Quote of the Day: Embarrassment

 

Remembering that I’ll be dead soon is the most important tool I’ve ever encountered to help me make the big choices in life. Because almost everything – all external expectations, all pride, all fear of embarrassment or failure – these things just fall away in the face of death, leaving only what is truly important. — Steve Jobs

The rate at which a person can mature is directly proportional to the embarrassment he can tolerate. — Douglas Engelbart

For my first show at ‘SNL’, I wrote a Bill Clinton sketch, and during our read-through, it wasn’t getting any laughs. This weight of embarrassment came over me, and I felt like I was sweating from my spine out. But I realized, ‘Okay, that happened, and I did not die.’ You’ve got to experience failure to understand that you can survive it. —Tina Fey

 I think the most debilitating emotion I have ever experienced is embarrassment. You can ask me about fear, anger, or sadness, but embarrassment takes the cake. Even if the event that has caused me to be embarrassed is not my fault, it doesn’t matter. I’ve always struggled with it.

I think one of the worst situations where I was embarrassed was when I had an article on writing published in a small business magazine. They even included a beautiful photo of a Mont Blanc pen. Unfortunately, the assistant editor or text guy, or whatever he was, was furious with his employer. So he decided to take it out on me and published my article with numerous typographical errors. Obviously, on purpose.

It was horrendous.

The main editor apologized profusely, but the worst part was that people blamed me, not the publisher. How could I write an article, on writing no less, with all those mistakes?? How could I call myself an expert on writing?

Eventually I got over it (it still makes me silently blush) and the editor wrote an apology in a later issue, but by then the damage was done.

Time and distance are often healers. Nowadays, I find I’m rarely plagued by embarrassment. It arises when I forget something important, or when I make a big mistake (a holdover from my perfectionist days). I finally realized and accepted that stuff happens to all of us. And opportunities to groan at yourself increase as you get older. But I now know that for the most part, nobody cares. And I’ve tried to follow their example. In fact, sometimes I laugh at my boo-boos and others join in.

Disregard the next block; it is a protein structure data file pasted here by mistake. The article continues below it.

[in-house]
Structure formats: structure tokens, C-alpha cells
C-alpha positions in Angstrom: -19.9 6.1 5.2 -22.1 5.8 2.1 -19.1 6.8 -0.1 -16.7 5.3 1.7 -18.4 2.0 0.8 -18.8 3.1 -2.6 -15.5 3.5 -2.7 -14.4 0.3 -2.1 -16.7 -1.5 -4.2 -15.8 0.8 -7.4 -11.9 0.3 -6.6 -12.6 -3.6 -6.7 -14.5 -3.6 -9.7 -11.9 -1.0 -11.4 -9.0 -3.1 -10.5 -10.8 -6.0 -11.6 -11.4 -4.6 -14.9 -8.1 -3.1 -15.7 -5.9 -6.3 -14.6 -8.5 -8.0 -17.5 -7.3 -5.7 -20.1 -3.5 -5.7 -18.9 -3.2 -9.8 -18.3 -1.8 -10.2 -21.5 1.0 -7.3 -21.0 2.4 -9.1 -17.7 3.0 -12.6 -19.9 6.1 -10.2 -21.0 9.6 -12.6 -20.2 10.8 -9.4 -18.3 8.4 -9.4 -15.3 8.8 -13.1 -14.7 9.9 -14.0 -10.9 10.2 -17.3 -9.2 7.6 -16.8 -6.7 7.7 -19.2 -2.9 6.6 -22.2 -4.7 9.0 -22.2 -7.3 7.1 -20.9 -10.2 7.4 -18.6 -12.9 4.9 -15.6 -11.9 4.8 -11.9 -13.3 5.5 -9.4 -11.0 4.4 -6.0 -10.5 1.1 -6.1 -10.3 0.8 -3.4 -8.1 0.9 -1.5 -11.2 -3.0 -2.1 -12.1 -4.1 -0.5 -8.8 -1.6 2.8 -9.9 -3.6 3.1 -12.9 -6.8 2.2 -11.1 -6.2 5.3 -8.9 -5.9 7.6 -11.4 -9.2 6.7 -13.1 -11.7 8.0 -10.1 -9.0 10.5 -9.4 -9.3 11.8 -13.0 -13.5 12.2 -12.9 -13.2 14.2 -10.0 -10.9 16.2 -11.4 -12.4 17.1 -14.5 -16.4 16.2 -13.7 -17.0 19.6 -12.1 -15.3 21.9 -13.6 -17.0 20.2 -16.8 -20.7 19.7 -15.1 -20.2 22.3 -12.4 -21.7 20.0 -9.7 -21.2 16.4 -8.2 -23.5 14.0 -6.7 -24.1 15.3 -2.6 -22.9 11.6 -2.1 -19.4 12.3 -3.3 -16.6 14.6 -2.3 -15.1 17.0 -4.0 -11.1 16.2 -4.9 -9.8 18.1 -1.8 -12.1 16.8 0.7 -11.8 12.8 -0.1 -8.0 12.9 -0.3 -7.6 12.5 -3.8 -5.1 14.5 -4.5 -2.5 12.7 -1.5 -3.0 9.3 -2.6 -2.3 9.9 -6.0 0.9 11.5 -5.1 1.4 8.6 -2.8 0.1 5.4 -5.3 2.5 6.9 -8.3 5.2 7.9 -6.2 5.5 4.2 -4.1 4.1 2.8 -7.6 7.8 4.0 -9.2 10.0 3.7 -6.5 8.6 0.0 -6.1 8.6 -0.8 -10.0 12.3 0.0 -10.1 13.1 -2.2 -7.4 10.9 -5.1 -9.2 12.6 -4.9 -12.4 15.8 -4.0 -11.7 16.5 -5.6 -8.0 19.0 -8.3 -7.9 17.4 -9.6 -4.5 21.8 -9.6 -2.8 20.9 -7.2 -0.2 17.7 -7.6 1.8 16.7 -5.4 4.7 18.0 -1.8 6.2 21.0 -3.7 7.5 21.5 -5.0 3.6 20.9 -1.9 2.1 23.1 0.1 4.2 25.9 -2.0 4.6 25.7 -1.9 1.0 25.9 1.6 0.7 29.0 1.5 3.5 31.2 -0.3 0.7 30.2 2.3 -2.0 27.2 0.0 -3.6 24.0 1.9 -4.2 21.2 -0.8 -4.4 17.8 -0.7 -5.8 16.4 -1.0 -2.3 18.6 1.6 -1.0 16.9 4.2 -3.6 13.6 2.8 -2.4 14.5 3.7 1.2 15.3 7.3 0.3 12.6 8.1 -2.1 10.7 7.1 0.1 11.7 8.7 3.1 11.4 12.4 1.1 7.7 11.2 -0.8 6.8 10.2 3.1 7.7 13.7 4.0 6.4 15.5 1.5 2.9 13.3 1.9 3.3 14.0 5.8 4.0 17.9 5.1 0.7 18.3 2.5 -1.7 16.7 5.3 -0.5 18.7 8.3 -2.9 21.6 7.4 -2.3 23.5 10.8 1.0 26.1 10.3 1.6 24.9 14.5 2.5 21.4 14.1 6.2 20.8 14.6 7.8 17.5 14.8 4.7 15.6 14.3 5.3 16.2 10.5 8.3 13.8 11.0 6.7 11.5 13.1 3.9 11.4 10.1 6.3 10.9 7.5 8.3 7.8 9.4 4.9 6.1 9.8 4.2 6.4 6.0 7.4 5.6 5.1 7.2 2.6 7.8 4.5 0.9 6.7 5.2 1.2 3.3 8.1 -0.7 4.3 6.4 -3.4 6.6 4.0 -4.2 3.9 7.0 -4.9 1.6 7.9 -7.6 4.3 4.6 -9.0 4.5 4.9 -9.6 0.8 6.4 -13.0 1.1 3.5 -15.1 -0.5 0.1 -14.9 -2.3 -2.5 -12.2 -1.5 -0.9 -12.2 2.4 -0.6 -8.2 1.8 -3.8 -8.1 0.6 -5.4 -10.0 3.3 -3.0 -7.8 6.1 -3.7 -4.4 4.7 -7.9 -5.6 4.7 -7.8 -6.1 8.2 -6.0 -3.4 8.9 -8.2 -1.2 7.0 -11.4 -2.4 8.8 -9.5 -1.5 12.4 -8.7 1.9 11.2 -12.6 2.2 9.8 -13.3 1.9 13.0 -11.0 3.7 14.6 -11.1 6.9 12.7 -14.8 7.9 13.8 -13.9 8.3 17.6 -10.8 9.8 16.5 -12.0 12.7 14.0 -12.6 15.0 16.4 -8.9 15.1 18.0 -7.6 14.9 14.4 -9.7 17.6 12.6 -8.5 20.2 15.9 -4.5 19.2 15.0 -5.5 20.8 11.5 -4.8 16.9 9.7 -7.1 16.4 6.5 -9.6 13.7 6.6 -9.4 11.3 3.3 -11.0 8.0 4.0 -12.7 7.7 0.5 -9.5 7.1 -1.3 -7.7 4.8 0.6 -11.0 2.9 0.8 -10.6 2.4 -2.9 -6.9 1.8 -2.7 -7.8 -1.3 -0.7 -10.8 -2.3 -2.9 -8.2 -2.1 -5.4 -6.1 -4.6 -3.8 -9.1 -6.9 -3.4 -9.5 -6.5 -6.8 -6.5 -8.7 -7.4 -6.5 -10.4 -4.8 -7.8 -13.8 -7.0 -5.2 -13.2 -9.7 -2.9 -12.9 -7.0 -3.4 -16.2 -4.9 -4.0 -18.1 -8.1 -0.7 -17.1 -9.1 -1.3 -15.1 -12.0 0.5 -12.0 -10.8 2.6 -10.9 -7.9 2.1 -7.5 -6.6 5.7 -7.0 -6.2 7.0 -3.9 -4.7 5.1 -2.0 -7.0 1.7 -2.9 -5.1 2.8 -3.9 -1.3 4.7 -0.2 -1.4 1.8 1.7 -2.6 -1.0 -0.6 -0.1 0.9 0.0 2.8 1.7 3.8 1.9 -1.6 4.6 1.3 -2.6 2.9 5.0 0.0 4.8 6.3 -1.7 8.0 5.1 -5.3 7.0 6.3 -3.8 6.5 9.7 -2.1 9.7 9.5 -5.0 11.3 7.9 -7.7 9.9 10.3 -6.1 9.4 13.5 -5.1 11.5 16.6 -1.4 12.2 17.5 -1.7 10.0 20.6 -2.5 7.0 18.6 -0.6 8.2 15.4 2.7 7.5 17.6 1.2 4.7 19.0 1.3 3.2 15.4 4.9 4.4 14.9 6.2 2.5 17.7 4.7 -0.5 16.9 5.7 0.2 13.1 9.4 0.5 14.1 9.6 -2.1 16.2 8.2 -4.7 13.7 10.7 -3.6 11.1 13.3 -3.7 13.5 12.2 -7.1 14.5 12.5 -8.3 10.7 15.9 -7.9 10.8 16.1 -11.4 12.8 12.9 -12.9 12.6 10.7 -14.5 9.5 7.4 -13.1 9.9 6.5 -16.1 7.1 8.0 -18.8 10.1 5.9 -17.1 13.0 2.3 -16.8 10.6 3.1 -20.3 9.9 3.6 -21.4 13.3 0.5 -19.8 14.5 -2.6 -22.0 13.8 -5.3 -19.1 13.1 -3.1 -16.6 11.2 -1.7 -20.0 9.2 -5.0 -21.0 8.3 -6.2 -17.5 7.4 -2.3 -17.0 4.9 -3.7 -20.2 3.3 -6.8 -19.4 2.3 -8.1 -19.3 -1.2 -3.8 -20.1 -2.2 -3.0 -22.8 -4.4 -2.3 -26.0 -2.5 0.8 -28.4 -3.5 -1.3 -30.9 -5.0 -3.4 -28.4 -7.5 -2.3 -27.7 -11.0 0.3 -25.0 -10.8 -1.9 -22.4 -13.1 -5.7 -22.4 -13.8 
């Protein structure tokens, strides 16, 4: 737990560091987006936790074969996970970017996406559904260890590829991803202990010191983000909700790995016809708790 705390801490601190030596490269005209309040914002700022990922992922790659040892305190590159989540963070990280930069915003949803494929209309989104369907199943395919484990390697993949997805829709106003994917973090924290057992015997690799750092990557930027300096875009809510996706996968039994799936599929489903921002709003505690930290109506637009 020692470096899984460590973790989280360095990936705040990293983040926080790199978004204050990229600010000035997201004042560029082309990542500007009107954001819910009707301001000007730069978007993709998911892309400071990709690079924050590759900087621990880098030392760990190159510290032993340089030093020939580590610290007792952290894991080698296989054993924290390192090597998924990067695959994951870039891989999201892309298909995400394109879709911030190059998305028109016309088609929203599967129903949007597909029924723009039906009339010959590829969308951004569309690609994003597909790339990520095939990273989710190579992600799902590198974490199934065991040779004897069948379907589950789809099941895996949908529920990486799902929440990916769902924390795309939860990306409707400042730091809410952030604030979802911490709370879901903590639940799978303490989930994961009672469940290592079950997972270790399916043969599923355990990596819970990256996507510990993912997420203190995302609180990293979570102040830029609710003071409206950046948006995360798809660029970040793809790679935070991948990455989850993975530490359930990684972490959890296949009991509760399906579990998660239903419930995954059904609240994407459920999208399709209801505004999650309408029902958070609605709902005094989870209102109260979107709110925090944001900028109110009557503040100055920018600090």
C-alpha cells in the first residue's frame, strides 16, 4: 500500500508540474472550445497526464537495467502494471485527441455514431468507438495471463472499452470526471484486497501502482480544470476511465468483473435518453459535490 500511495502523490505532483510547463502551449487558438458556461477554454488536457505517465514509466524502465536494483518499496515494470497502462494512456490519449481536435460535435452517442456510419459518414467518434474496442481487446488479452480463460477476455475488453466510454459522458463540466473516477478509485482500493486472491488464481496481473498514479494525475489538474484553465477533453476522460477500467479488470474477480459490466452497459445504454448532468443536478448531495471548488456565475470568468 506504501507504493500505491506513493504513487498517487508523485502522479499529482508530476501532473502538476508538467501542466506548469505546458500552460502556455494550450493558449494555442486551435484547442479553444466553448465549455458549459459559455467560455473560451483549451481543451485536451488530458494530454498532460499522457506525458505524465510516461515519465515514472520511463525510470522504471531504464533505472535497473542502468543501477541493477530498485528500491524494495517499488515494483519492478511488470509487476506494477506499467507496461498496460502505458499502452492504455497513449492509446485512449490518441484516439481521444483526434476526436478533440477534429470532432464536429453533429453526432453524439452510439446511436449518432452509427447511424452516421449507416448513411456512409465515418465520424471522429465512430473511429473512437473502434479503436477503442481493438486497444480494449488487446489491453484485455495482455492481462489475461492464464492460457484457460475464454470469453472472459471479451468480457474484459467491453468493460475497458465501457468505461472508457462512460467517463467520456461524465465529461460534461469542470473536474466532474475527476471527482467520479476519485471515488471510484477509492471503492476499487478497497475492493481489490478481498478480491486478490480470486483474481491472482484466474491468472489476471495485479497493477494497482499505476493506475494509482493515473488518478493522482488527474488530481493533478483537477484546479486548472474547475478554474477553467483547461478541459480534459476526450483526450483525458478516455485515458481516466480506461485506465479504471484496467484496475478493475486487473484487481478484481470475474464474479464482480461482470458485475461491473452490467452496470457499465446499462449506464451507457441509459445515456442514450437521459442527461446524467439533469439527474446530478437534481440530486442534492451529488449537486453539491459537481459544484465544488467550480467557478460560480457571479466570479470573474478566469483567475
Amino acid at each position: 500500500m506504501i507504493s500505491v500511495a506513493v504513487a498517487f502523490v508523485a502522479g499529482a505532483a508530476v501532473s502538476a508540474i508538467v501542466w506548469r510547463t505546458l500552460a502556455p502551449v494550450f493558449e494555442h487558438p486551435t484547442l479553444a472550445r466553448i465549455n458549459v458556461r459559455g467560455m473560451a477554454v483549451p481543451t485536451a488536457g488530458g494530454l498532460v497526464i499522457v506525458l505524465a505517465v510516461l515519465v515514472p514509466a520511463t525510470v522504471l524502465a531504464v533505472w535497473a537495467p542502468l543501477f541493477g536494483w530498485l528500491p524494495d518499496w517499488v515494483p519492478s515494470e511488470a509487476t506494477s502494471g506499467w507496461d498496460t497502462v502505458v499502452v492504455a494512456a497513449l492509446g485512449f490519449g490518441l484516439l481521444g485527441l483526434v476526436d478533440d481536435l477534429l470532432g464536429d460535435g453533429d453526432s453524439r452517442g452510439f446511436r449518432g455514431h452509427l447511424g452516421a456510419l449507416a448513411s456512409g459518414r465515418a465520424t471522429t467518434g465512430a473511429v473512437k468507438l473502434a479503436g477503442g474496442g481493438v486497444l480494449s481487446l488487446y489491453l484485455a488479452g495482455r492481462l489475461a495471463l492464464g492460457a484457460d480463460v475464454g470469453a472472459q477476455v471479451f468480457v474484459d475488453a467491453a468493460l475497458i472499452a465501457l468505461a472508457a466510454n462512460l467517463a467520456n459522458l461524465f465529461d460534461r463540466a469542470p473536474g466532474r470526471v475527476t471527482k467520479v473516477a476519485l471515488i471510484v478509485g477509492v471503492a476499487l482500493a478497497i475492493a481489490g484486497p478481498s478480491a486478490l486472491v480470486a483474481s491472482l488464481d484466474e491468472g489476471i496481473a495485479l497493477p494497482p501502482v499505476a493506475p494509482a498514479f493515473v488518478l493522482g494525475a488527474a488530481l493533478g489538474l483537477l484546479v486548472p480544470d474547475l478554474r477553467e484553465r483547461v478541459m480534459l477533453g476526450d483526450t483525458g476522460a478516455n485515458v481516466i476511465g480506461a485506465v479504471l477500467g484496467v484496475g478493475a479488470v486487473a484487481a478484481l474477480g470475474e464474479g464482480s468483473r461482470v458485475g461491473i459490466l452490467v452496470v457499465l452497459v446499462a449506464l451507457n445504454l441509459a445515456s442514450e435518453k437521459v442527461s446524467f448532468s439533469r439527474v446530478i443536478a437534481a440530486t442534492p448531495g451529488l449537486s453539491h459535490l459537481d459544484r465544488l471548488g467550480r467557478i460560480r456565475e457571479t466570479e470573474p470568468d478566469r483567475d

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  1. Rodin Member
    Rodin
    @Rodin

    When I was a teenager I took flying lessons. The day of my solo cross country came and I was excited. Part of the drill is to get someone at each stop en route to sign your flight log book. I flew from Tamiami Airport to a small strip in Belle Glade on the south end of Lake Okeechobee for my first stop. I excitedly entered the fixed base operator’s office to find someone to sign my logbook. The man there slowly leafed through my logbook without saying anything. I started to get nervous. Finally, he looked up and told me to look out the window and tell him which way the wind sock was pointing. I looked and realized that I had executed a downwind landing rather than an upwind landing as I should have done. No harm on this particularly day but if it had occurred with a strong tailwind I could have been pushed off the runway at the far end. I was mortified. The man said, as he signed my logbook, “I think you learn more from being embarrassed than being yelled at.” He was right. 

    • #1
  2. Susan Quinn Member
    Susan Quinn
    @SusanQuinn

    Rodin (View Comment):

    When I was a teenager I took flying lessons. The day of my solo cross country came and I was excited. Part of the drill is to get someone at each stop en route to sign your flight log book. I flew from Tamiami Airport to a small strip in Belle Glade on the south end of Lake Okeechobee for my first stop. I excitedly entered the fixed base operator’s office to find someone to sign my logbook. The man there slowly leafed through my logbook without saying anything. I started to get nervous. Finally, he looked up and told me to look out the window and tell him which way the wind sock was pointing. I looked and realized that I had executed a downwind landing rather than an upwind landing as I should have done. No harm on this particularly day but if it had occurred with a strong tailwind I could have been pushed off the runway at the far end. I was mortified. The man said, as he signed my logbook, “I think you learn more from being embarrassed than being yelled at.” He was right.

    Excellent example! He was right.

    • #2
  3. Percival Thatcher
    Percival
    @Percival

    Rodin (View Comment):

    When I was a teenager I took flying lessons. The day of my solo cross country came and I was excited. Part of the drill is to get someone at each stop en route to sign your flight log book. I flew from Tamiami Airport to a small strip in Belle Glade on the south end of Lake Okeechobee for my first stop. I excitedly entered the fixed base operator’s office to find someone to sign my logbook. The man there slowly leafed through my logbook without saying anything. I started to get nervous. Finally, he looked up and told me to look out the window and tell him which way the wind sock was pointing. I looked and realized that I had executed a downwind landing rather than an upwind landing as I should have done. No harm on this particularly day but if it had occurred with a strong tailwind I could have been pushed off the runway at the far end. I was mortified. The man said, as he signed my logbook, “I think you learn more from being embarrassed than being yelled at.” He was right.

    Plus, you had enough knowledge to know that you should be embarrassed. In effect an unwritten test. You passed, and that was worth a signature.

    • #3
  4. She Member
    She
    @She

    Susan Quinn: But time and distance are often healers. Nowadays, I find I’m rarely plagued by embarrassment. It arises when I forget something important, or when I make a big mistake (a holdover from my perfectionist days).